GBP/USD: Is The Correction Over? US Consumer, Vaccines Hold Keys

The dollar has won the “ugly contest” with the pound – profit-taking and vaccine issues have weighed on the pound more than Fed-related vulnerability has hurt the greenback. Immunization remains central to markets, while US Retail Sales, Inflation and Consumer Sentiment are eyed as well.

This week in GBP/USD: Sterling suffers more than the dollar

Back to the bars: Prime Minister Boris Johnson announced that pubs, gyms and other places would reopen on April 12, initially giving sterling a boost. The move comes as Britain’s COVID-19 cases continue falling and while US infections have plateaued following a minor upswing.

Covid infections in the US, the EU and the UK

(Click on image to enlarge)

Source: FT 

However, sterling was hit by issues with its homegrown AstraZeneca vaccine. Regulators in both the UK and the EU concluded that the jab is linked to rare cases of blood clots, which caused a public scare despite a one-in-a-million chance of dying from the inoculation.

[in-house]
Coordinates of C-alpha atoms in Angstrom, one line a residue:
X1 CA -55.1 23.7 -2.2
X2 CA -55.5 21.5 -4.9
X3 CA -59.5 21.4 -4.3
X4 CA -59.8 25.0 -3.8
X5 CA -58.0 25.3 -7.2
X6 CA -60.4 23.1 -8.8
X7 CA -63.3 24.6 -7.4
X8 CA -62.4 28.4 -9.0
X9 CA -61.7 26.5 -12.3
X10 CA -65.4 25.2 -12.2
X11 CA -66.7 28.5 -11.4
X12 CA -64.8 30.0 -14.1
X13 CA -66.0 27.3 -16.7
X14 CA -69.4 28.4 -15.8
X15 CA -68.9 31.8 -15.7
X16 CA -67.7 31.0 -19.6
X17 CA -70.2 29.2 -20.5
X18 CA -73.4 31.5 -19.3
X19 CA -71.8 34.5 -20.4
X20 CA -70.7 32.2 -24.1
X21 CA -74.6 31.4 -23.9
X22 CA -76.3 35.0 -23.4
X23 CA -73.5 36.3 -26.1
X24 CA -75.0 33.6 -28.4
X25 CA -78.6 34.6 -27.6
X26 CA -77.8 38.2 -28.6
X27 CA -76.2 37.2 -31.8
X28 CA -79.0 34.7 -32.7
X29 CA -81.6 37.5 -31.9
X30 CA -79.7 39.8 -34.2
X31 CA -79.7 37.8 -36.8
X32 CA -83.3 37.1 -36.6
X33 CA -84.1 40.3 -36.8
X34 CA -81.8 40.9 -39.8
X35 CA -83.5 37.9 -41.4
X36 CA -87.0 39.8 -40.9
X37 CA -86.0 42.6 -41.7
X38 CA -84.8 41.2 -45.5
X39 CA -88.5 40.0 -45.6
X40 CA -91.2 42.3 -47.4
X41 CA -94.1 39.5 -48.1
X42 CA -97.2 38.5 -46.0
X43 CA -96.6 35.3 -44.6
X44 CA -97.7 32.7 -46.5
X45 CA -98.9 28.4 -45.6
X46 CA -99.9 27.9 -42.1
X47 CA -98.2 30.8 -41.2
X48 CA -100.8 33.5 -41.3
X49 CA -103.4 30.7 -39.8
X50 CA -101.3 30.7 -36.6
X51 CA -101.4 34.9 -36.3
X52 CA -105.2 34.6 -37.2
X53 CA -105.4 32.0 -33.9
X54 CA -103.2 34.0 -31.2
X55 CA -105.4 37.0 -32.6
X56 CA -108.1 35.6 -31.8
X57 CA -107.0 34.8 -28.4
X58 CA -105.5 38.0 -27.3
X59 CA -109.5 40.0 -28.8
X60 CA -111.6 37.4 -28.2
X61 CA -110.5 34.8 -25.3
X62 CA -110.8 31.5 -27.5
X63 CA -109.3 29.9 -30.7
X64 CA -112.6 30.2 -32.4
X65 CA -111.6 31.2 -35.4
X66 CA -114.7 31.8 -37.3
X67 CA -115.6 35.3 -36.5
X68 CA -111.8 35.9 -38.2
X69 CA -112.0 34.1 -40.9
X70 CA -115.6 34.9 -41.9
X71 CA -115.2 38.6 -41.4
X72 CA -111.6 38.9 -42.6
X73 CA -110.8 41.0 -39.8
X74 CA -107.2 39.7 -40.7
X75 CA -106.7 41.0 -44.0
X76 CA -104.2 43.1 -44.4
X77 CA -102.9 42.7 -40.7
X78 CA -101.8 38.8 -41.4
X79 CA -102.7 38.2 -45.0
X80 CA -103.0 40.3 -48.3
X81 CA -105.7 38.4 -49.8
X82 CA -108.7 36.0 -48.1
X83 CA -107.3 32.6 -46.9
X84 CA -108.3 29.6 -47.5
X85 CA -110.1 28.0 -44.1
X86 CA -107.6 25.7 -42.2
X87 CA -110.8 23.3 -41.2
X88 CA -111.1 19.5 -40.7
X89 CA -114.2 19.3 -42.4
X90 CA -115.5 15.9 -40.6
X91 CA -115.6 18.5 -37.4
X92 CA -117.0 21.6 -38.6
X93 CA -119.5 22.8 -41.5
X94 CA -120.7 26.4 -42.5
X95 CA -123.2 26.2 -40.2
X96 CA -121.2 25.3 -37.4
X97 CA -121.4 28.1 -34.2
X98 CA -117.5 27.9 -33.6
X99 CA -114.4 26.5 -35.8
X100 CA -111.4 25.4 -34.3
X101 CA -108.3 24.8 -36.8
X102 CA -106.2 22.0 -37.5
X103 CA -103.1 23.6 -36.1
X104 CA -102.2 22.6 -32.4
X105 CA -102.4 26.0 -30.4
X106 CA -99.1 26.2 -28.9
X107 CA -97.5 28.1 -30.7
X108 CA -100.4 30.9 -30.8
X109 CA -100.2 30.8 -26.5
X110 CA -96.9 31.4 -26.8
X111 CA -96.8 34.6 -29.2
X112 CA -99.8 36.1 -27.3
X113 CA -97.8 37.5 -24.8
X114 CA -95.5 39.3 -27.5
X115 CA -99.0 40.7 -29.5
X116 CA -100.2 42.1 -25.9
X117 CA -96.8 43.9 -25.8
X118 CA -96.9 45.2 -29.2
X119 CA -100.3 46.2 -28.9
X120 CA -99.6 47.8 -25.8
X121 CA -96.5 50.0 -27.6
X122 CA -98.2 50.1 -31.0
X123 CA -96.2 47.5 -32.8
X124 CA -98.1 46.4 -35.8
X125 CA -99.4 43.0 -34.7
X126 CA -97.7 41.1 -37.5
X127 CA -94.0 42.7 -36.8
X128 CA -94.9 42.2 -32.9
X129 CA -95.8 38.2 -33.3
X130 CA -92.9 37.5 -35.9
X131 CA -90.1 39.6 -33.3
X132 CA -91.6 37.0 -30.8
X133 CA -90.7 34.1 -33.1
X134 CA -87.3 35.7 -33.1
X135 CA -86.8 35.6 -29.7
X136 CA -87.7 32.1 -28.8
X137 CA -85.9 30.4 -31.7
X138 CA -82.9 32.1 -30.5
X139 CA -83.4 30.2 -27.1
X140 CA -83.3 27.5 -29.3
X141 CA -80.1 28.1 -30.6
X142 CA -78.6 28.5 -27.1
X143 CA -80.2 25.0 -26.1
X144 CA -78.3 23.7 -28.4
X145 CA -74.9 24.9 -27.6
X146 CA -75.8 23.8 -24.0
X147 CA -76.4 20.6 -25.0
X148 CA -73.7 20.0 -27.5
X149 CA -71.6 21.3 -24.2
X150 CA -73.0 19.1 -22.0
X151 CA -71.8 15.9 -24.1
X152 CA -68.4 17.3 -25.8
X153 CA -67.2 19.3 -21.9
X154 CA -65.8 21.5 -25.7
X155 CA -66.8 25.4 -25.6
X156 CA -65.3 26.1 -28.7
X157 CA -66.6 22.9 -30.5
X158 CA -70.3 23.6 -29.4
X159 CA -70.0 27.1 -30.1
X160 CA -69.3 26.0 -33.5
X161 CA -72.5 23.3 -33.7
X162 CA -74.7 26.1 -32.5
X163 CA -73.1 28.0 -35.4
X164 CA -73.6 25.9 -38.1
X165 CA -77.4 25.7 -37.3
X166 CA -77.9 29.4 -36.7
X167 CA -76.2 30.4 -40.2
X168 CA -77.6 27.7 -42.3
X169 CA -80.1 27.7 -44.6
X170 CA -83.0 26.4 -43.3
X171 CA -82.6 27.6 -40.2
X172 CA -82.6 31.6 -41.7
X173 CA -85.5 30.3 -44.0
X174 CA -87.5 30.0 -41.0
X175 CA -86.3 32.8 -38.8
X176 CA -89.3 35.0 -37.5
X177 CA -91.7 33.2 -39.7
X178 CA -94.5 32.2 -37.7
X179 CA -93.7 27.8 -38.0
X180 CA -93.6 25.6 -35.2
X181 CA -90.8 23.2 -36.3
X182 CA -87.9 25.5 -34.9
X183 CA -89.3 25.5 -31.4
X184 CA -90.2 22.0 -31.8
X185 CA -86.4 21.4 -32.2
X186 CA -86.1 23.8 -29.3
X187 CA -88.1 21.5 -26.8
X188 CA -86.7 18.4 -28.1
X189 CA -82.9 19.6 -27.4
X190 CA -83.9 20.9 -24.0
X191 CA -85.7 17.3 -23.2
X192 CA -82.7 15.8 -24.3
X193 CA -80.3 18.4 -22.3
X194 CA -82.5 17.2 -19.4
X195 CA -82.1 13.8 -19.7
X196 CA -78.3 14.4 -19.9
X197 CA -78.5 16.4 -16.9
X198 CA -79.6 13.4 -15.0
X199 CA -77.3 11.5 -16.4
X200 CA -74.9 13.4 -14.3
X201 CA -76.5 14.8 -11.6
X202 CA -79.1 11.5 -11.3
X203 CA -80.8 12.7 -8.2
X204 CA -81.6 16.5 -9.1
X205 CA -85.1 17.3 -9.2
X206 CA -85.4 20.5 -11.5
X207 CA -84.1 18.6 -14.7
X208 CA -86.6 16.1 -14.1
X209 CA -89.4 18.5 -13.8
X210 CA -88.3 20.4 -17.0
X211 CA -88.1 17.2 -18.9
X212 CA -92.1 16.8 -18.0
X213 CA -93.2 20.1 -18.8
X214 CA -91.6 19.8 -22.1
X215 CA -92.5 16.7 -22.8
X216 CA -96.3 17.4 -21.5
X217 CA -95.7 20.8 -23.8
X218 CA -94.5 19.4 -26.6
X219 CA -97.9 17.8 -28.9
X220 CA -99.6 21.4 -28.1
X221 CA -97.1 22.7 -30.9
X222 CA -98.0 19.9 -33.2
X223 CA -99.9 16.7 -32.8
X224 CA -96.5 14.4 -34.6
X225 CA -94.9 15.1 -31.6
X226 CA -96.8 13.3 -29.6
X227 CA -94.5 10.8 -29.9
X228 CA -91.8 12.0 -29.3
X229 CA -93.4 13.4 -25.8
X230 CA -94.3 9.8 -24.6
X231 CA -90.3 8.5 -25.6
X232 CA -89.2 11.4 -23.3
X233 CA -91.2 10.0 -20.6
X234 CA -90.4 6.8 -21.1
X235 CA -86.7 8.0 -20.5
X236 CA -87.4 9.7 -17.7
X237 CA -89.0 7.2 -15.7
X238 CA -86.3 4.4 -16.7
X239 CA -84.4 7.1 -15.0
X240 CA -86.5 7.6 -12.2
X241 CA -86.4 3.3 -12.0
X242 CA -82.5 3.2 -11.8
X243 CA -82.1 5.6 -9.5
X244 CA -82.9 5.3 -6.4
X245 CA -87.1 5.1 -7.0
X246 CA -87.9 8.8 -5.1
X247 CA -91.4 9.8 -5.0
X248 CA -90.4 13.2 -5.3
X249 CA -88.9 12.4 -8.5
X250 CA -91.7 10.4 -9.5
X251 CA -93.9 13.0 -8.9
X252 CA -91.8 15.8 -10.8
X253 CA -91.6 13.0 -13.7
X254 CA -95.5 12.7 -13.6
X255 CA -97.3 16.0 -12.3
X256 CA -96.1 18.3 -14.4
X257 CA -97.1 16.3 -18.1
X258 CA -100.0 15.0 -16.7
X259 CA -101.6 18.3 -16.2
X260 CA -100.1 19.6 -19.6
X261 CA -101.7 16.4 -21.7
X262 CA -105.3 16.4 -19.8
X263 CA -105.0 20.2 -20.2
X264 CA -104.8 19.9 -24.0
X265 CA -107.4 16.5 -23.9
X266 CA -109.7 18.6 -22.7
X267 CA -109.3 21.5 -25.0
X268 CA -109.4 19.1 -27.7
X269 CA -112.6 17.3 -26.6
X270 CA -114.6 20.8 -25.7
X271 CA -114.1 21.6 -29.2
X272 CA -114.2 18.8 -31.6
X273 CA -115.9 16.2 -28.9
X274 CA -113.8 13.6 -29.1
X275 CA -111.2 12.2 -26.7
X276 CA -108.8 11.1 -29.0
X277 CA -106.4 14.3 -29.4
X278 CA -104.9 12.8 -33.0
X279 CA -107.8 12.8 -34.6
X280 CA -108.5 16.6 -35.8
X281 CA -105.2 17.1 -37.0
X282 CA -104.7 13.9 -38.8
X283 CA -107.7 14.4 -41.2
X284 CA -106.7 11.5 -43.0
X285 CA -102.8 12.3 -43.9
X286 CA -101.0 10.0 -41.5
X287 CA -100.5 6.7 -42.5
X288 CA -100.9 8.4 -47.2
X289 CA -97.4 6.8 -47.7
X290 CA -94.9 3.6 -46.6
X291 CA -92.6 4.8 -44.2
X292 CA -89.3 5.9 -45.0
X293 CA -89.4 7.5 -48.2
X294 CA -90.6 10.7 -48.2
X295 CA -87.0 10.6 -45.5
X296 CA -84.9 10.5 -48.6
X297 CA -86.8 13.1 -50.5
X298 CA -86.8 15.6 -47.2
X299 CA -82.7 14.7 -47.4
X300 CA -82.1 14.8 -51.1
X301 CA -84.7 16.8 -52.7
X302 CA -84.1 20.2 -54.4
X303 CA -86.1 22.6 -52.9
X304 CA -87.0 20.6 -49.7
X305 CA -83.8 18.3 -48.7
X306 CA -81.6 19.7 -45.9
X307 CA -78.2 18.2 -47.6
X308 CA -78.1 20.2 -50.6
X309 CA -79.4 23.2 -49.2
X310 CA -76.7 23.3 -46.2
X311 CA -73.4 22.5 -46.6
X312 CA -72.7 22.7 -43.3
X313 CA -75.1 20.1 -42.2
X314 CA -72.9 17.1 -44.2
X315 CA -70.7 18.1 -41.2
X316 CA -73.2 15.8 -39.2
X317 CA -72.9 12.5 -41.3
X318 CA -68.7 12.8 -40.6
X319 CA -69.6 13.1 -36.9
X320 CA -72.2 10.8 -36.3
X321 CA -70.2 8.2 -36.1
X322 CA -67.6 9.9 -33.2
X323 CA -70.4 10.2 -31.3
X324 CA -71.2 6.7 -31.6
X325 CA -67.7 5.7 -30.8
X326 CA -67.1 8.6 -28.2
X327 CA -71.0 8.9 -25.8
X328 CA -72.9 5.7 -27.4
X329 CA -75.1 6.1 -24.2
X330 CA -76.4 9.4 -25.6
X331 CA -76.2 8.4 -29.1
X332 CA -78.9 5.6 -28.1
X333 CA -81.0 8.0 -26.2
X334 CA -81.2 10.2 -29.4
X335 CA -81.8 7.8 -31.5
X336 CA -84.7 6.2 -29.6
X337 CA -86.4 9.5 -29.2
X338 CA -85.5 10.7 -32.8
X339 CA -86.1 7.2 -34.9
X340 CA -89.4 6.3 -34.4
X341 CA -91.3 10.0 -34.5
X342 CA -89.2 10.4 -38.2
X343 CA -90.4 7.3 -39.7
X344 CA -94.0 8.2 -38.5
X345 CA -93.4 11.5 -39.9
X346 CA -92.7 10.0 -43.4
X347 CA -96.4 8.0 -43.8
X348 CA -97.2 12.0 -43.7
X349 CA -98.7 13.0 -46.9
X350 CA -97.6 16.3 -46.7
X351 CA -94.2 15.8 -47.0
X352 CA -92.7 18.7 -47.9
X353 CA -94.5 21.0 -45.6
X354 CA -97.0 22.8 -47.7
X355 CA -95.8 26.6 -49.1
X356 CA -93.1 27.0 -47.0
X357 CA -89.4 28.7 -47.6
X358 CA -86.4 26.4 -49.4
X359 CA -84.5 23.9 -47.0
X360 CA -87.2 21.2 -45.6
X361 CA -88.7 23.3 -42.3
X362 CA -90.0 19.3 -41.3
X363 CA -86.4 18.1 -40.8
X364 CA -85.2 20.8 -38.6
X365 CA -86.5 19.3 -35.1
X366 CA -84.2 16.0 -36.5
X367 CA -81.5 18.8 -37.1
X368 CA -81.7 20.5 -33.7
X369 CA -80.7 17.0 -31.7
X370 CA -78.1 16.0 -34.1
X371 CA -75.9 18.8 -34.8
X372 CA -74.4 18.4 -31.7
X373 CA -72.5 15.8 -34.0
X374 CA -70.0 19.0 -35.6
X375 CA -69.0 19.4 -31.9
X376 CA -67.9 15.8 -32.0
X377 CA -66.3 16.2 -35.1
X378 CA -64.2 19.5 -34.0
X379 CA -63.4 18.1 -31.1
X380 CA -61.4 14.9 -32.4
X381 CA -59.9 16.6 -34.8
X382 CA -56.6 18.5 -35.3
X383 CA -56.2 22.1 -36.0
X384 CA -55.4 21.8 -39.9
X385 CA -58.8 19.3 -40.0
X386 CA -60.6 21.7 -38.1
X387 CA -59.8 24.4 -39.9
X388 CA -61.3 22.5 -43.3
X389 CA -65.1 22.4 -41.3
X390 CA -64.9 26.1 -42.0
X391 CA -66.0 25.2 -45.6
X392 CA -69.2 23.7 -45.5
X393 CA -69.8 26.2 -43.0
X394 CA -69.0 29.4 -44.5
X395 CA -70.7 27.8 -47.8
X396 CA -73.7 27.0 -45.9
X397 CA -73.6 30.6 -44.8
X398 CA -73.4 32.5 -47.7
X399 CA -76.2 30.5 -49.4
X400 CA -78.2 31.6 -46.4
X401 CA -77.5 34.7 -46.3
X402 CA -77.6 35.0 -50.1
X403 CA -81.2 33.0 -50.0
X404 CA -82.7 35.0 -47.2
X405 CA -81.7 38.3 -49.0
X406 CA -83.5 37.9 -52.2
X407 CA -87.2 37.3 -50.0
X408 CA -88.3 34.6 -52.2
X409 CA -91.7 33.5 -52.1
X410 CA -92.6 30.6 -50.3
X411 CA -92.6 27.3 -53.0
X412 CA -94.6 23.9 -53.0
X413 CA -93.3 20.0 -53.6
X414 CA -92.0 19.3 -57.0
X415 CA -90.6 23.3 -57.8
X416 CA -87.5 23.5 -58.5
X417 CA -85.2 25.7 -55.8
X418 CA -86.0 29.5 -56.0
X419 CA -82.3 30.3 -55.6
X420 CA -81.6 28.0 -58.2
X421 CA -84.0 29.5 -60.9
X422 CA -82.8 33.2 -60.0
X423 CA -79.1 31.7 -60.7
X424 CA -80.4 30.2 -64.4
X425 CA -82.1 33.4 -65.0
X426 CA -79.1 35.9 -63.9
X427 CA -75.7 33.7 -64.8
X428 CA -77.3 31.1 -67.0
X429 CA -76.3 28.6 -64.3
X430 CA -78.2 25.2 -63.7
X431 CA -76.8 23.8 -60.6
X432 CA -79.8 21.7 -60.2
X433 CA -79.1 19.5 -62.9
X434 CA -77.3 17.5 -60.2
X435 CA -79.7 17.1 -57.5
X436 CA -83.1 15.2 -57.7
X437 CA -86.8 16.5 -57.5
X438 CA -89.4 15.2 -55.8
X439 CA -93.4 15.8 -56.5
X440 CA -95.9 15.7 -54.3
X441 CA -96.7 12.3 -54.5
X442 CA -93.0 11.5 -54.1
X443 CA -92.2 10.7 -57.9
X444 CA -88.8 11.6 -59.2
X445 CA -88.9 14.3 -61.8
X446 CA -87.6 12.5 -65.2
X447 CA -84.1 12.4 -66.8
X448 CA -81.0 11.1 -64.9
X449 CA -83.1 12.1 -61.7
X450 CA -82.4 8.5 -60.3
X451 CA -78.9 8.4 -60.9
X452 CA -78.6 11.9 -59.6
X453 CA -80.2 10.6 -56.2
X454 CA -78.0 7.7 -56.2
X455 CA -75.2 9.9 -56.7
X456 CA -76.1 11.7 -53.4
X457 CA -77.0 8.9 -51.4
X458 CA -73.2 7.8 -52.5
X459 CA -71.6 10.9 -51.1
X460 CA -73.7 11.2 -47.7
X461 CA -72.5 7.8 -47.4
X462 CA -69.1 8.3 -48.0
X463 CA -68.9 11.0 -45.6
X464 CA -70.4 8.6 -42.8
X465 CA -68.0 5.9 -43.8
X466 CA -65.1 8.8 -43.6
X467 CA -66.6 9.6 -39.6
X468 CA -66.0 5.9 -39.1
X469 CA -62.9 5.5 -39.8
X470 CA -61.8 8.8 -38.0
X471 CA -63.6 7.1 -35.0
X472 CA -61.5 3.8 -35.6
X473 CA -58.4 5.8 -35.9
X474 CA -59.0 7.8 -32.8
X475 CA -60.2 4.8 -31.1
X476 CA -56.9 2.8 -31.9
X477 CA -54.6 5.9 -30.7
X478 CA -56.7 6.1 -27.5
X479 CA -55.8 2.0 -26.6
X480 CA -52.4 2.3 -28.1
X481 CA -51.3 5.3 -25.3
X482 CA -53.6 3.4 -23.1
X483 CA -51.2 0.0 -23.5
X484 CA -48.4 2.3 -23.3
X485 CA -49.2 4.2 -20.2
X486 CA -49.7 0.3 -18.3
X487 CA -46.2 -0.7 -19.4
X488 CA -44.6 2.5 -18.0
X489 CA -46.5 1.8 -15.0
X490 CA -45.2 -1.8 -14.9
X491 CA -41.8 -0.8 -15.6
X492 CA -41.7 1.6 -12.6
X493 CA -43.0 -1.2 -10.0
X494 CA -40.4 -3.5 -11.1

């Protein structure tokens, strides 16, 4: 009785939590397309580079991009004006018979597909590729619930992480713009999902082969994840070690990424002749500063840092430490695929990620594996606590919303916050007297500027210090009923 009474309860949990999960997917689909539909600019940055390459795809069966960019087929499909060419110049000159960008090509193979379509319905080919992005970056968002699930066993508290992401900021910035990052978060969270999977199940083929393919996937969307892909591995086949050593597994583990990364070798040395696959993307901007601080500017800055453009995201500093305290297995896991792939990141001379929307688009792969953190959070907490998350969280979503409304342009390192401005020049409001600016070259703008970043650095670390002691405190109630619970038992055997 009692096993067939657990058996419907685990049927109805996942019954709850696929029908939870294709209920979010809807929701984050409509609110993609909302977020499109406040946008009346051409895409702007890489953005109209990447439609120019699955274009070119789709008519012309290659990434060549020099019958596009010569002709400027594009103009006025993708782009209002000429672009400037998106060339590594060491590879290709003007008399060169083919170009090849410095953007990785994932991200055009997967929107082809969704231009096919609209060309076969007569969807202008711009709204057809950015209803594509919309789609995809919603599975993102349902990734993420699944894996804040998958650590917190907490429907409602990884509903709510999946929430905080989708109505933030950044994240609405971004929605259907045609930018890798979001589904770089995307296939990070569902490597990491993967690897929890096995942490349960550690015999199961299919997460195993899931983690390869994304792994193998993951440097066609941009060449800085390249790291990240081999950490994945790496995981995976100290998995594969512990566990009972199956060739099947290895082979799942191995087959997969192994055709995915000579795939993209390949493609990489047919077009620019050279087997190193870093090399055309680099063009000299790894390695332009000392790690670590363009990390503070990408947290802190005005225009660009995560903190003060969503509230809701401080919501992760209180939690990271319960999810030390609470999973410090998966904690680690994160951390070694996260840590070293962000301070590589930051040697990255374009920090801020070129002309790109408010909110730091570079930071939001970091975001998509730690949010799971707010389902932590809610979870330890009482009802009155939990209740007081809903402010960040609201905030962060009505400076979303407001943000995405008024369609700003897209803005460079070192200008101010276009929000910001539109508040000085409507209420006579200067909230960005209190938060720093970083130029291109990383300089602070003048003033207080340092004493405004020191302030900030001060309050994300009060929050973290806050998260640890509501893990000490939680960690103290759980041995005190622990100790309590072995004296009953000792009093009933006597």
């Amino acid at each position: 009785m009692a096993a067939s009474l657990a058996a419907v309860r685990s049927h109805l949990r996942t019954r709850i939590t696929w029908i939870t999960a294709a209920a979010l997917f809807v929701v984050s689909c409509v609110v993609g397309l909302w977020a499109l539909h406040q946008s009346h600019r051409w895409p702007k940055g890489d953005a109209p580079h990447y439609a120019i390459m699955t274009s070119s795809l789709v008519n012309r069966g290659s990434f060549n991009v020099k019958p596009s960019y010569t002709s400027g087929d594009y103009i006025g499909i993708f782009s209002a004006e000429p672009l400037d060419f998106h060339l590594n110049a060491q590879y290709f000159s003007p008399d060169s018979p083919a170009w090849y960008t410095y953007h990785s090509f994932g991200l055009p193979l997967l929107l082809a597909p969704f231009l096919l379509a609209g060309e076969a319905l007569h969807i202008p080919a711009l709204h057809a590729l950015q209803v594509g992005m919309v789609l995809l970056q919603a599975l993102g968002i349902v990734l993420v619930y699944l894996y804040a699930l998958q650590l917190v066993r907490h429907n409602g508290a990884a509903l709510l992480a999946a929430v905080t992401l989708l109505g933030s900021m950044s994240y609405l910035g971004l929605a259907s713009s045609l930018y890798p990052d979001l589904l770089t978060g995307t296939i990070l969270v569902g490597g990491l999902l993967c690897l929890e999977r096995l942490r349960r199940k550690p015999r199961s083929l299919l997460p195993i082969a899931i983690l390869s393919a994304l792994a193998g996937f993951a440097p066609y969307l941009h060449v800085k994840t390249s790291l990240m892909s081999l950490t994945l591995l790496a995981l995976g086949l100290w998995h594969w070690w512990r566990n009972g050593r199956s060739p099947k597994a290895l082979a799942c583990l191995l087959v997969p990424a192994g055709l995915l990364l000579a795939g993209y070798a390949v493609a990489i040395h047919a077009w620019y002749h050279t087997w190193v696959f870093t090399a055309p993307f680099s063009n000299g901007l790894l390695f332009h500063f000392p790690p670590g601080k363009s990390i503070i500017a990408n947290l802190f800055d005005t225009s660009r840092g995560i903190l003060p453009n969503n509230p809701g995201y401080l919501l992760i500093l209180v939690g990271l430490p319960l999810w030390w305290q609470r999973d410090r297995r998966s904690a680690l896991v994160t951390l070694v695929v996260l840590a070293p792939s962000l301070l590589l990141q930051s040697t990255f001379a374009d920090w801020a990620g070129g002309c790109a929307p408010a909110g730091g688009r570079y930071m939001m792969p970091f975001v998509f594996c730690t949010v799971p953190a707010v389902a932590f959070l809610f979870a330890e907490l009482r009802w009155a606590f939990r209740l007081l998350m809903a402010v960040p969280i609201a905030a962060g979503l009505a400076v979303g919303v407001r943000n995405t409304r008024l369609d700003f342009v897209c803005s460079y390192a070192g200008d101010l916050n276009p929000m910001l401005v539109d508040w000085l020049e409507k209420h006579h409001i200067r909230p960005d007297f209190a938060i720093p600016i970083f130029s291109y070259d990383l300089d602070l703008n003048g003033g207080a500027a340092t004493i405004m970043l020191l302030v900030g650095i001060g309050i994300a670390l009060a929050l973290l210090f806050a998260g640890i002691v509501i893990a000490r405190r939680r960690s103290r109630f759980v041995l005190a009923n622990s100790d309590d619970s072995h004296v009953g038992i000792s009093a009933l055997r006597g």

Nevertheless, Britain has already suffered from a “dry month” in vaccine supplies, and the news weighed on sterling. The initial use of Moderna’s immunizations did little to mitigate the AZ setback.

Another issue that surfaced is Brexit. Frustration around arrangements related to Northern Ireland was one of the issues that triggered unrest in Belfast. Scenes of petrol bombs after years of peace came on top of trade hurdles that British exporters suffer.

In the US, most economic indicators remained robust. The ISM Services Purchasing Managers’ Index came out at 63.7 in March – the highest on record. JOLTs job openings also smashed estimates with around 7.4 million in February. However, weekly jobless claims held up above 700,000 for the second consecutive week, raising worries that the road to employment recovery still remains long.

Getting people back to work – including those sleeping in a “tent city” – remains the primary goal for the Federal Reserve, which wants outcomes, not outlooks. Chair Jerome Powell and the bank’s meeting minutes both sent a dovish message, pledging to support the economy by keeping rates low and printing dollars.

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